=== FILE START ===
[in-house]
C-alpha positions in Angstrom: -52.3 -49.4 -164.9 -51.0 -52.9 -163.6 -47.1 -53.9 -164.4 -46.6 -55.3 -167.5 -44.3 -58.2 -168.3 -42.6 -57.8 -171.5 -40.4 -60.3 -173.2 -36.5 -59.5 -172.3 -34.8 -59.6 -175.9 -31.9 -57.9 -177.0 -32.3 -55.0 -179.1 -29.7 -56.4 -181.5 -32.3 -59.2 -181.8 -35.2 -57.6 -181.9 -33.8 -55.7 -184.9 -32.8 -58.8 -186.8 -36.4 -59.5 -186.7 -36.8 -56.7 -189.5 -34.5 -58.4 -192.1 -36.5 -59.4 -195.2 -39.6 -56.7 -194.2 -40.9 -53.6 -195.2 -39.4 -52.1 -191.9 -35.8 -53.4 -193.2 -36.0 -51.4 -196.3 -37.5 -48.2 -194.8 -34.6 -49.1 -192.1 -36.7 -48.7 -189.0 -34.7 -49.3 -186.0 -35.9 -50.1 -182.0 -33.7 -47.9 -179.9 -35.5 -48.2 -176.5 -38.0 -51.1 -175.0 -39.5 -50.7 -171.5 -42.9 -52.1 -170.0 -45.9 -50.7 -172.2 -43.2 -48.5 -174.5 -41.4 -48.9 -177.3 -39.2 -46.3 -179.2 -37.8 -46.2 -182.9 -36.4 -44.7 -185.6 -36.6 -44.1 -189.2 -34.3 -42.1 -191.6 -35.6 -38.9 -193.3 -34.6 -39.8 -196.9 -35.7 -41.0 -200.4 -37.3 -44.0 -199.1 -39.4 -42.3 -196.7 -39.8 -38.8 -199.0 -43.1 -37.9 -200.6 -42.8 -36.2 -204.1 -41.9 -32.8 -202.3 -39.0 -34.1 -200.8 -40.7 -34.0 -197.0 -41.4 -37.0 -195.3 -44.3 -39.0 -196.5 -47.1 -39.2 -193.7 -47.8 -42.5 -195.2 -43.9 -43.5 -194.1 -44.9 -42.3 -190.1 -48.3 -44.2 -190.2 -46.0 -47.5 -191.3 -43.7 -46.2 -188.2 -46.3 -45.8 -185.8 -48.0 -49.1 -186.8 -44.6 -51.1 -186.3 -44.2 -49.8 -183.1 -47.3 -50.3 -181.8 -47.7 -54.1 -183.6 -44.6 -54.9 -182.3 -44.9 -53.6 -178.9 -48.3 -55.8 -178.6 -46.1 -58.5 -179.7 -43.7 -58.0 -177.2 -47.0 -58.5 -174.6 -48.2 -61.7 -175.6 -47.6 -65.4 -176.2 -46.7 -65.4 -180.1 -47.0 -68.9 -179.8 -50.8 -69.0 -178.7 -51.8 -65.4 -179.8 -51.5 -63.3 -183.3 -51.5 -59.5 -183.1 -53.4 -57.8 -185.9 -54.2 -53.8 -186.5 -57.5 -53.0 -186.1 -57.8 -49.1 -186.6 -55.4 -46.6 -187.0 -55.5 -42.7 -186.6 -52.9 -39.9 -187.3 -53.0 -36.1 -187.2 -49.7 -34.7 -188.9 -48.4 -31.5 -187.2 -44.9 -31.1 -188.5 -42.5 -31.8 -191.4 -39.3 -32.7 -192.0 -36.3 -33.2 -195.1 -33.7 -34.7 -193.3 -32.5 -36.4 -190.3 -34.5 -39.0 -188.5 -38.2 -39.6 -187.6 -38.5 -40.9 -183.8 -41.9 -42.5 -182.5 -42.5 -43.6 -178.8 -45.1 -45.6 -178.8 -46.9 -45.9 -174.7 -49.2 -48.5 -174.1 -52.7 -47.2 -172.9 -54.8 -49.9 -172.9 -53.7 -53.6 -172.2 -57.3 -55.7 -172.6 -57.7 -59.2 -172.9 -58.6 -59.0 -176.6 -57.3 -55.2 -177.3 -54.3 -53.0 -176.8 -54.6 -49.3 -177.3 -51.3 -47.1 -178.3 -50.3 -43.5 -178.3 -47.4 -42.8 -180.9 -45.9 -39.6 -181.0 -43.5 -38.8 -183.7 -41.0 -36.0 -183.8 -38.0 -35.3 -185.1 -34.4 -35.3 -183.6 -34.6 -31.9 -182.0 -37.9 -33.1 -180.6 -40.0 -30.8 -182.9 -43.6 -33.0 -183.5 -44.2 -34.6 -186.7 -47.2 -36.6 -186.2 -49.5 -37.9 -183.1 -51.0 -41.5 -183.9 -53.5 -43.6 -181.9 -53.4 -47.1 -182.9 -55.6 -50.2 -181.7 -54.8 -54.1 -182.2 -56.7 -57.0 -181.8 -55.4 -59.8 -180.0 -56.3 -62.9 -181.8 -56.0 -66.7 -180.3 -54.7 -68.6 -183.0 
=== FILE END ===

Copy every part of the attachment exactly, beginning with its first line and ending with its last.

[in-house]
C-alpha positions in Angstrom: -52.3 -49.4 -164.9 -51.0 -52.9 -163.6 -47.1 -53.9 -164.4 -46.6 -55.3 -167.5 -44.3 -58.2 -168.3 -42.6 -57.8 -171.5 -40.4 -60.3 -173.2 -36.5 -59.5 -172.3 -34.8 -59.6 -175.9 -31.9 -57.9 -177.0 -32.3 -55.0 -179.1 -29.7 -56.4 -181.5 -32.3 -59.2 -181.8 -35.2 -57.6 -181.9 -33.8 -55.7 -184.9 -32.8 -58.8 -186.8 -36.4 -59.5 -186.7 -36.8 -56.7 -189.5 -34.5 -58.4 -192.1 -36.5 -59.4 -195.2 -39.6 -56.7 -194.2 -40.9 -53.6 -195.2 -39.4 -52.1 -191.9 -35.8 -53.4 -193.2 -36.0 -51.4 -196.3 -37.5 -48.2 -194.8 -34.6 -49.1 -192.1 -36.7 -48.7 -189.0 -34.7 -49.3 -186.0 -35.9 -50.1 -182.0 -33.7 -47.9 -179.9 -35.5 -48.2 -176.5 -38.0 -51.1 -175.0 -39.5 -50.7 -171.5 -42.9 -52.1 -170.0 -45.9 -50.7 -172.2 -43.2 -48.5 -174.5 -41.4 -48.9 -177.3 -39.2 -46.3 -179.2 -37.8 -46.2 -182.9 -36.4 -44.7 -185.6 -36.6 -44.1 -189.2 -34.3 -42.1 -191.6 -35.6 -38.9 -193.3 -34.6 -39.8 -196.9 -35.7 -41.0 -200.4 -37.3 -44.0 -199.1 -39.4 -42.3 -196.7 -39.8 -38.8 -199.0 -43.1 -37.9 -200.6 -42.8 -36.2 -204.1 -41.9 -32.8 -202.3 -39.0 -34.1 -200.8 -40.7 -34.0 -197.0 -41.4 -37.0 -195.3 -44.3 -39.0 -196.5 -47.1 -39.2 -193.7 -47.8 -42.5 -195.2 -43.9 -43.5 -194.1 -44.9 -42.3 -190.1 -48.3 -44.2 -190.2 -46.0 -47.5 -191.3 -43.7 -46.2 -188.2 -46.3 -45.8 -185.8 -48.0 -49.1 -186.8 -44.6 -51.1 -186.3 -44.2 -49.8 -183.1 -47.3 -50.3 -181.8 -47.7 -54.1 -183.6 -44.6 -54.9 -182.3 -44.9 -53.6 -178.9 -48.3 -55.8 -178.6 -46.1 -58.5 -179.7 -43.7 -58.0 -177.2 -47.0 -58.5 -174.6 -48.2 -61.7 -175.6 -47.6 -65.4 -176.2 -46.7 -65.4 -180.1 -47.0 -68.9 -179.8 -50.8 -69.0 -178.7 -51.8 -65.4 -179.8 -51.5 -63.3 -183.3 -51.5 -59.5 -183.1 -53.4 -57.8 -185.9 -54.2 -53.8 -186.5 -57.5 -53.0 -186.1 -57.8 -49.1 -186.6 -55.4 -46.6 -187.0 -55.5 -42.7 -186.6 -52.9 -39.9 -187.3 -53.0 -36.1 -187.2 -49.7 -34.7 -188.9 -48.4 -31.5 -187.2 -44.9 -31.1 -188.5 -42.5 -31.8 -191.4 -39.3 -32.7 -192.0 -36.3 -33.2 -195.1 -33.7 -34.7 -193.3 -32.5 -36.4 -190.3 -34.5 -39.0 -188.5 -38.2 -39.6 -187.6 -38.5 -40.9 -183.8 -41.9 -42.5 -182.5 -42.5 -43.6 -178.8 -45.1 -45.6 -178.8 -46.9 -45.9 -174.7 -49.2 -48.5 -174.1 -52.7 -47.2 -172.9 -54.8 -49.9 -172.9 -53.7 -53.6 -172.2 -57.3 -55.7 -172.6 -57.7 -59.2 -172.9 -58.6 -59.0 -176.6 -57.3 -55.2 -177.3 -54.3 -53.0 -176.8 -54.6 -49.3 -177.3 -51.3 -47.1 -178.3 -50.3 -43.5 -178.3 -47.4 -42.8 -180.9 -45.9 -39.6 -181.0 -43.5 -38.8 -183.7 -41.0 -36.0 -183.8 -38.0 -35.3 -185.1 -34.4 -35.3 -183.6 -34.6 -31.9 -182.0 -37.9 -33.1 -180.6 -40.0 -30.8 -182.9 -43.6 -33.0 -183.5 -44.2 -34.6 -186.7 -47.2 -36.6 -186.2 -49.5 -37.9 -183.1 -51.0 -41.5 -183.9 -53.5 -43.6 -181.9 -53.4 -47.1 -182.9 -55.6 -50.2 -181.7 -54.8 -54.1 -182.2 -56.7 -57.0 -181.8 -55.4 -59.8 -180.0 -56.3 -62.9 -181.8 -56.0 -66.7 -180.3 -54.7 -68.6 -183.0 